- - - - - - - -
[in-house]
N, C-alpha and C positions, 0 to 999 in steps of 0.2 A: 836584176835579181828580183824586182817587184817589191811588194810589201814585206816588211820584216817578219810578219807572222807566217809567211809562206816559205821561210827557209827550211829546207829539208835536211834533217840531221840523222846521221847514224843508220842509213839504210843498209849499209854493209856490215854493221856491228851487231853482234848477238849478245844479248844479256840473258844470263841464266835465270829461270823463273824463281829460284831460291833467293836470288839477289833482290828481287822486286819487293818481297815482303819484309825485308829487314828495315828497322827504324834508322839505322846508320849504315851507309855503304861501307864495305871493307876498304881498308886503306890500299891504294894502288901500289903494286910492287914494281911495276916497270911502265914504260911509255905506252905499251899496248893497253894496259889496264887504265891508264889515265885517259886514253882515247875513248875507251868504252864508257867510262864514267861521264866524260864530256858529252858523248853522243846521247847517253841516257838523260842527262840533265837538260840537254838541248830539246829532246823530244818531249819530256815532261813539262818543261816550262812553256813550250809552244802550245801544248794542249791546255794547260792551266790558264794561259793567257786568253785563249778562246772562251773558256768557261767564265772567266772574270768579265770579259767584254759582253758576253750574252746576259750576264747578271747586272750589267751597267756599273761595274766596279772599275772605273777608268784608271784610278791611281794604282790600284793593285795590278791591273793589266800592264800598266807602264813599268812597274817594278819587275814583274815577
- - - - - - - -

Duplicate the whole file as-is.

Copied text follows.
[in-house]
N, C-alpha and C positions, 0 to 999 in steps of 0.2 A: 836584176835579181828580183824586182817587184817589191811588194810589201814585206816588211820584216817578219810578219807572222807566217809567211809562206816559205821561210827557209827550211829546207829539208835536211834533217840531221840523222846521221847514224843508220842509213839504210843498209849499209854493209856490215854493221856491228851487231853482234848477238849478245844479248844479256840473258844470263841464266835465270829461270823463273824463281829460284831460291833467293836470288839477289833482290828481287822486286819487293818481297815482303819484309825485308829487314828495315828497322827504324834508322839505322846508320849504315851507309855503304861501307864495305871493307876498304881498308886503306890500299891504294894502288901500289903494286910492287914494281911495276916497270911502265914504260911509255905506252905499251899496248893497253894496259889496264887504265891508264889515265885517259886514253882515247875513248875507251868504252864508257867510262864514267861521264866524260864530256858529252858523248853522243846521247847517253841516257838523260842527262840533265837538260840537254838541248830539246829532246823530244818531249819530256815532261813539262818543261816550262812553256813550250809552244802550245801544248794542249791546255794547260792551266790558264794561259793567257786568253785563249778562246772562251773558256768557261767564265772567266772574270768579265770579259767584254759582253758576253750574252746576259750576264747578271747586272750589267751597267756599273761595274766596279772599275772605273777608268784608271784610278791611281794604282790600284793593285795590278791591273793589266800592264800598266807602264813599268812597274817594278819587275814583274815577